The Best Years of Our Lives is at its best when it explores the personal costs of war, the uneasiness surrounding the returning veterans, and an America that was sputtering back to normalcy after five years of wartime. Al’s moral struggle as the new Vice-President of Small Loans is gripping; you want to see him go right by the veterans who come in asking for help to get their lives started again. Fred’s night terrors about a particularly hairy mission he lived through is something that I’ve never heard of in any other movie from the time, when there were fairly strong ideas about what soldiers were supposed to look like on screen. And Homer’s struggle to find his place with his disability is utterly engrossing, so much so that you don’t mind it when the film turns into a romantic melodrama for much of its third hour. He’s earned his happy ending, after all.

Every character is complete and charismatic, and that makes their conversations grounded, funny and human. There are still the classic movie touches — the swell of music during emotional moments, the shorthand common to the time that might not translate as well today — but for the most part everything ages well. There’s no doubt that the veterans coming home are from the Second World War, but the struggles they faced then are the same struggles our veterans face now. By painting those veterans as people trying to reintegrate into their lives, we’re stripped of the political context of what they’ve done so we can focus on their humanity.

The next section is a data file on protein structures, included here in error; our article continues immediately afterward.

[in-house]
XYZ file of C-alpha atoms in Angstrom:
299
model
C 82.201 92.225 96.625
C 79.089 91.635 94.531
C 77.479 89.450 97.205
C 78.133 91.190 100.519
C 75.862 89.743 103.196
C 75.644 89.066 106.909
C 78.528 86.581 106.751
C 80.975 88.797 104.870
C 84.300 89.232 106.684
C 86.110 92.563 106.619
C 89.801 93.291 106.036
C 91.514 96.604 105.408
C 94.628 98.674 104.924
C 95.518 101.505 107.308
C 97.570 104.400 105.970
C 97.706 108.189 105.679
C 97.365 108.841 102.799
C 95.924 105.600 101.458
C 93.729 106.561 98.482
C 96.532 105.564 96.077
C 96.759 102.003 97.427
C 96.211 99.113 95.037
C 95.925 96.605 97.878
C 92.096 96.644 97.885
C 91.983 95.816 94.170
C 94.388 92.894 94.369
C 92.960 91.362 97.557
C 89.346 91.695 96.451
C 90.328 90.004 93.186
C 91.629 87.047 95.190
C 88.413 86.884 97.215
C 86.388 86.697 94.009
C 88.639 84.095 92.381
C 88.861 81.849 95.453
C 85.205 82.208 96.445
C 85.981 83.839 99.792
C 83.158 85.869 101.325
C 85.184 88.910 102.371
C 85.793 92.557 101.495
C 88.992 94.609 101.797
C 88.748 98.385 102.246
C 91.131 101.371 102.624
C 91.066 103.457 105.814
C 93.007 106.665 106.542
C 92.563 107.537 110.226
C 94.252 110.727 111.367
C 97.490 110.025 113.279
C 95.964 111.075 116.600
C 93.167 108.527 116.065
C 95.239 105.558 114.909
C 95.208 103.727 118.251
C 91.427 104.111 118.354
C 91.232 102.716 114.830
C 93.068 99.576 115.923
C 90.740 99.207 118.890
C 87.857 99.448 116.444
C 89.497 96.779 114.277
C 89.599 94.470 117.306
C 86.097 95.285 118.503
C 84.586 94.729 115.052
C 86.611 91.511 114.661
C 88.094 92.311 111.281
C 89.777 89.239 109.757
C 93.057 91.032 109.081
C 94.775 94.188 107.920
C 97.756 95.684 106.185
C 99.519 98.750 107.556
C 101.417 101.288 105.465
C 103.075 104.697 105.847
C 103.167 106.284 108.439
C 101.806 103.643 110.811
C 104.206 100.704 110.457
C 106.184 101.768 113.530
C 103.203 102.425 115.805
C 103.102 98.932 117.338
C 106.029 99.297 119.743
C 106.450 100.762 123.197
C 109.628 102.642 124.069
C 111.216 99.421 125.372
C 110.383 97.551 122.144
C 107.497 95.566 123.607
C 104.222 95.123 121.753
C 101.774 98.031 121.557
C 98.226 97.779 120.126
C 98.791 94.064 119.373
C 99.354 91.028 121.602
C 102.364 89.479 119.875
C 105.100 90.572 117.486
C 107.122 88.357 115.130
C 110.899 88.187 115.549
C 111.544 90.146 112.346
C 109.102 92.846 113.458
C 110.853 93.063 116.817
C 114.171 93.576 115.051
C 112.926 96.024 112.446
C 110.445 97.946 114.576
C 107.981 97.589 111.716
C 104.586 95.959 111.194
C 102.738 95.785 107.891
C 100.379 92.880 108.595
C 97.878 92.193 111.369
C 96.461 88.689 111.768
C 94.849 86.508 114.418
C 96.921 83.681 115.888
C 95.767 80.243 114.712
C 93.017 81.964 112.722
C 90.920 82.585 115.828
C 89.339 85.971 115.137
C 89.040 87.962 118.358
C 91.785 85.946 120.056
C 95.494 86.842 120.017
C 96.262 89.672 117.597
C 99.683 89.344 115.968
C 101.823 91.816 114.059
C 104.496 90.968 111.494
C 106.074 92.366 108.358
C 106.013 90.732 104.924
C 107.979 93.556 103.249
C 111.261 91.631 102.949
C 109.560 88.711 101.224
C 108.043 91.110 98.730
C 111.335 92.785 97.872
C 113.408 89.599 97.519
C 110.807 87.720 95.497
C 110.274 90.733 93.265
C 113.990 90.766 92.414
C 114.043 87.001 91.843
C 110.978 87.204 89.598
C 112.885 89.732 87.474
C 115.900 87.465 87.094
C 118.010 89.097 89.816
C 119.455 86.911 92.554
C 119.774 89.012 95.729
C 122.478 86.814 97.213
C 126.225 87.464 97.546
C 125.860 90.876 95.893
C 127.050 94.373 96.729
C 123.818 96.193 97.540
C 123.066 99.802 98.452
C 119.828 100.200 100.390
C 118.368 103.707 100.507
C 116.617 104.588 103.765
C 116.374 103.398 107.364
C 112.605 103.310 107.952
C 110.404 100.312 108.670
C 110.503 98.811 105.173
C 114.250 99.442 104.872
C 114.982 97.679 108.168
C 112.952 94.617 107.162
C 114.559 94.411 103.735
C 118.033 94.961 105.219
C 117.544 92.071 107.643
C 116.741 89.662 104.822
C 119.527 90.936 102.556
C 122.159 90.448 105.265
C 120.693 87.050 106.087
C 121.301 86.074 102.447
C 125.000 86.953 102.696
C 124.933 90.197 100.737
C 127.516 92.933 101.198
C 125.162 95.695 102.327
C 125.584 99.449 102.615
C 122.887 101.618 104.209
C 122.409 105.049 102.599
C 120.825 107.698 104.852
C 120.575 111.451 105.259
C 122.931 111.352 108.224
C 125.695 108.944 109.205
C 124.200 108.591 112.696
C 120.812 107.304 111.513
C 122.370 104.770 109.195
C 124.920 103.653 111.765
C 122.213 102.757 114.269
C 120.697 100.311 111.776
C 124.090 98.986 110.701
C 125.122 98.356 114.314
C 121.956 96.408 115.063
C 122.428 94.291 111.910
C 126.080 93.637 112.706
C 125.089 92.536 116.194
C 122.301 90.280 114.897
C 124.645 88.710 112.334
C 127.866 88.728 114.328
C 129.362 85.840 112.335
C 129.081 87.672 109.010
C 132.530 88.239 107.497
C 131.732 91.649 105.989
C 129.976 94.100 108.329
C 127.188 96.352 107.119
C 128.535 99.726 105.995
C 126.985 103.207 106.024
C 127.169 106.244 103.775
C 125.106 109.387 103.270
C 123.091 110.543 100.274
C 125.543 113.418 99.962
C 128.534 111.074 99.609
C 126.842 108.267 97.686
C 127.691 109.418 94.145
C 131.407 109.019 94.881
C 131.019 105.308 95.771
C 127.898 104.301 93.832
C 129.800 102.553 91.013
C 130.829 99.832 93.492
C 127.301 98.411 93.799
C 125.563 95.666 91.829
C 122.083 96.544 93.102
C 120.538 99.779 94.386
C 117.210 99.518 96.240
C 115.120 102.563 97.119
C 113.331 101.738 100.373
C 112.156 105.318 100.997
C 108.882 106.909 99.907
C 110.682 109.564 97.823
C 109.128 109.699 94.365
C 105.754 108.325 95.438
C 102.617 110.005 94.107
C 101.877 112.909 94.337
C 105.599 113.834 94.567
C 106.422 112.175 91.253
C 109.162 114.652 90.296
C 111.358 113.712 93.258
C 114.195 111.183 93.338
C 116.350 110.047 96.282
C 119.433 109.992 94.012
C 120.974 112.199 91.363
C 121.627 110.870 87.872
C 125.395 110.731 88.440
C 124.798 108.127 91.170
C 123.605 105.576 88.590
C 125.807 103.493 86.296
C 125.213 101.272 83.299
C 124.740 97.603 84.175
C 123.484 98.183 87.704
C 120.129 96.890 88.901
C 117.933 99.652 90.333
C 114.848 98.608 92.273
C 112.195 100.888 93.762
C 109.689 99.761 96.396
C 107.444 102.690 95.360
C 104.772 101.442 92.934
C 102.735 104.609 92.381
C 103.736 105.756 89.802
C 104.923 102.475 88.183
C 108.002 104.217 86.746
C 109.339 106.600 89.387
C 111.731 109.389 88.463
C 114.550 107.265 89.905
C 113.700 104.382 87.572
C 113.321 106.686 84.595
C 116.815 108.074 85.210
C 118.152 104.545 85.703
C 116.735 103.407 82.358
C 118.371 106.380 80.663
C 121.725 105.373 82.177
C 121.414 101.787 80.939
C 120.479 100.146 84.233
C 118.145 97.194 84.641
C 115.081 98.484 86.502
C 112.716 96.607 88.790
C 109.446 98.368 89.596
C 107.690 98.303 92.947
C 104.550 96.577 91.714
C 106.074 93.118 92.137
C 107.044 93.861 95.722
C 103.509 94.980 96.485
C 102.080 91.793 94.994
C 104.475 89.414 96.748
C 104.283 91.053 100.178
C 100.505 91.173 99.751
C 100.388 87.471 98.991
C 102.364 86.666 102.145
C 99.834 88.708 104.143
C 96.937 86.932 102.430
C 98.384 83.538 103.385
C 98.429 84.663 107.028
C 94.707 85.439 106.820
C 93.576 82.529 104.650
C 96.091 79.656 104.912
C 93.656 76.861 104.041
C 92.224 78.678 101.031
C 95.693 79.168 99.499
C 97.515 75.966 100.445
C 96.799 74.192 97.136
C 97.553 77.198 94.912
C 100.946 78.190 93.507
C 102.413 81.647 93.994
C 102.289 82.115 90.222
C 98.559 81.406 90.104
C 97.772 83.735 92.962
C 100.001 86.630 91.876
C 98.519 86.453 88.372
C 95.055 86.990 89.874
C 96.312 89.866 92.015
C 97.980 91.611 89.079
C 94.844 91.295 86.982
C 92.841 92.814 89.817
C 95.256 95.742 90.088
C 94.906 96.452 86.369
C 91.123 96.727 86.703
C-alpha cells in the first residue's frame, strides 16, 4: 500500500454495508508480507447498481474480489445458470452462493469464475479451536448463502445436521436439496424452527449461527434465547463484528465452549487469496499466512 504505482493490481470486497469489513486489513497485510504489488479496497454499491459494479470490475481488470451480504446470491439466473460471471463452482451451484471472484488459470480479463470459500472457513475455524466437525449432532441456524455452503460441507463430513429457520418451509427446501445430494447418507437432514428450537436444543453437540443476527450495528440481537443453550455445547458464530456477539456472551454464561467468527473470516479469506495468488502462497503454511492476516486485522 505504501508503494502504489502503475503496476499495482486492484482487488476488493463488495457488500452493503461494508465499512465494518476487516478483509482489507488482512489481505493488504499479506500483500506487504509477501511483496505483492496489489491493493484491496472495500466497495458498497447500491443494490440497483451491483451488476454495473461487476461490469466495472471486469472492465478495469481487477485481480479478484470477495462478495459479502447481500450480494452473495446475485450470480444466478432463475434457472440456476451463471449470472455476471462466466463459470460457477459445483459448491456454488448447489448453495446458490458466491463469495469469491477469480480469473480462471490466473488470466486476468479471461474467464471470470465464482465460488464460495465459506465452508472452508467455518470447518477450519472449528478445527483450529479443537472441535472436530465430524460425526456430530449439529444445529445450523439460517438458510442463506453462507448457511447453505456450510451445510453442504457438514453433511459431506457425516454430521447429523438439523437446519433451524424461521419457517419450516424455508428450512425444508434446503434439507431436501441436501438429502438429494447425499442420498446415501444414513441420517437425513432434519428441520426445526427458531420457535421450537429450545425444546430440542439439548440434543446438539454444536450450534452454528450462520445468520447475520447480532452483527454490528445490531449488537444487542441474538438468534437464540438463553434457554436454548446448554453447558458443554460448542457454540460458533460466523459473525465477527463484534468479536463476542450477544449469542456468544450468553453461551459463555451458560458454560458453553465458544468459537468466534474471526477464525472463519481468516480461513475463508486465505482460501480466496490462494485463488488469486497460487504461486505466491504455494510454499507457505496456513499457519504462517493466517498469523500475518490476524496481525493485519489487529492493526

I highly recommend tracking down this forgotten gem. It has a strong moral backbone, but it puts itself across amiably, without preachiness or treacle. Every performance is strong, the director has a sure hand on what he wants, and he keeps everything purring along smoothly. Even though the end of the movie can’t quite match what’s come before it, The Best Years of Our Lives is definitely worth three hours of your time.

Rating: 8/10.

 
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Posted by on March 22, 2013 in AFI Top 100, Movies, Reviews

 

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Thursday Prompt: The Collector